When Carnaby Sound's plans for a rooftop gig above Liberty’s were scrapped last minute due to “unforeseeable circumstances”, some doubted the festival's credibility – but only for a brief moment. Thanks to the speedy relocation of the main stage and the blazing summer heat, the free festival was buzzing throughout.
Opening up the main stage, which was now located on Broadwick Street, were the exuberant Luminites. Fresh from Britain’s Got Talent, the local quartet revisited their busking roots to perform the covers, such as ‘Hurts So Good’, that won them a place in the finals as well as their new single ‘Head In The Sky’. The young band seemed genuinely humbled by the response to their short but sweet set. Savouring every moment, band member JJ even stopped to take a SnapChat selfie onstage. If they stay true to themselves, they will have many more photo opportunities.
As lunchtime dawned, the crowds packed into Carnaby’s vast array of eateries. However, the advertised “street food” was surprisingly hard to find. In fact, I never found it. However, foodies were served well by the several beer and cider festivals and I was delighted with a drool-worthy jerk chicken ciabatta from the Carnaby Burger Co.
One of the pubs which hosted a bustling booze festival was The White Horse. Thanks to the glorious sunshine, ale connoisseurs spilled out onto Newburgh Street and stood in ear-reach of the second stage. The sound of emerging talent and the hot weather was the perfect complement to cider-supping. London’s LUXE drew in plenty of punters during their impressive indie-rock street gig around the corner. They were strikingly similar to Editors – both vocally and instrumentally – although a quick peep from the beer garden confirmed that they weren't Tom Smith and co incognito.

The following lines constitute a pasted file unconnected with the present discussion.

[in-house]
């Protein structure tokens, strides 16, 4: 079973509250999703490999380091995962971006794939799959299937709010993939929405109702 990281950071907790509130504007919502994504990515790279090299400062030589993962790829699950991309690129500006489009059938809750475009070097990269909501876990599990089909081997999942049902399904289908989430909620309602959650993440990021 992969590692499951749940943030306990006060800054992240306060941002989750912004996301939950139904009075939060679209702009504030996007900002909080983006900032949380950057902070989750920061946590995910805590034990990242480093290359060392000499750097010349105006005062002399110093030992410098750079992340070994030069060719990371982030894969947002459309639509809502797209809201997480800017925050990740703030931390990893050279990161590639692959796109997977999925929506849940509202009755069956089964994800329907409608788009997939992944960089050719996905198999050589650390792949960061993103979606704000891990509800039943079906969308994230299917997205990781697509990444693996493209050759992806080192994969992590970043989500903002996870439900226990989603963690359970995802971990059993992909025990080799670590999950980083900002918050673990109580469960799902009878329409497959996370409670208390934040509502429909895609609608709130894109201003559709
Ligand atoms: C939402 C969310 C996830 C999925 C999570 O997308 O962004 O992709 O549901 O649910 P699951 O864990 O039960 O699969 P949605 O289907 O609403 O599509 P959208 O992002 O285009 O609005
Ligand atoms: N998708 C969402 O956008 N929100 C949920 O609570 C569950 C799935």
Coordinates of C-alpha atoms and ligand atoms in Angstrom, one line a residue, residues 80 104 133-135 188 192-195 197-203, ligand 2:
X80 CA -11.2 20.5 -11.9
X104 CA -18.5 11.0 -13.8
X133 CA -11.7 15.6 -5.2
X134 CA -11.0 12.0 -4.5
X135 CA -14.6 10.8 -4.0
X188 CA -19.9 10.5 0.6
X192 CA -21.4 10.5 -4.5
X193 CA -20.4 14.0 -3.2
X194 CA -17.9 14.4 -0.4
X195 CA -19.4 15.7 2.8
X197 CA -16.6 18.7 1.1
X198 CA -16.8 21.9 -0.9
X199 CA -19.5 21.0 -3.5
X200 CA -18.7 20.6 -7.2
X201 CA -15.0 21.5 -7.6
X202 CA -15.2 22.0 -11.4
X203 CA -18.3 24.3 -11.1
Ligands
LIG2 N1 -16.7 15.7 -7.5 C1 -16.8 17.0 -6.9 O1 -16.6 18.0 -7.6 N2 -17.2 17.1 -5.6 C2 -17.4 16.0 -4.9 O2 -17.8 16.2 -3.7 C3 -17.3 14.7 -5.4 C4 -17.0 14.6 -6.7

After a break, I returned to Broadwick Street where James McCartney was closing his set (and, no, his father didn't make a surprise appearance). As McCartney finished, the crowd drifted away but a new audience quickly arrived in anticipation of Kids In Glass Houses. The Welsh rockers, like all acts appearing, were restricted to a short set time but they still put on a rip-roaring show. Despite the heat draining the attendees, all arms were willingly raised to clap whenever frontman Aled Phillips requested. Their five song set was, unsurprisingly, exclusively made up of crowd pleasers. ‘Youngblood (Let It Out)’, ‘Matters At All’, ‘Give Me What I Want’, ‘Saturday’ and new single ‘Drive’ were the perfect picks. For a fan, this was a high energy greatest hits set. For the casual observer, this was a fantastic introduction which would surely leave them wanting more.
Free music, free cider (tasters) and sunshine; what more could anyone ask for? Free food, or longer set times? Perhaps, but with no entrance fee, nobody had any reason to complain. After all, the best things in life are free.
Words by Amy Jo McLellan. (Instagram)
Were YOU at Carnaby Sound; if so, what did you think of it?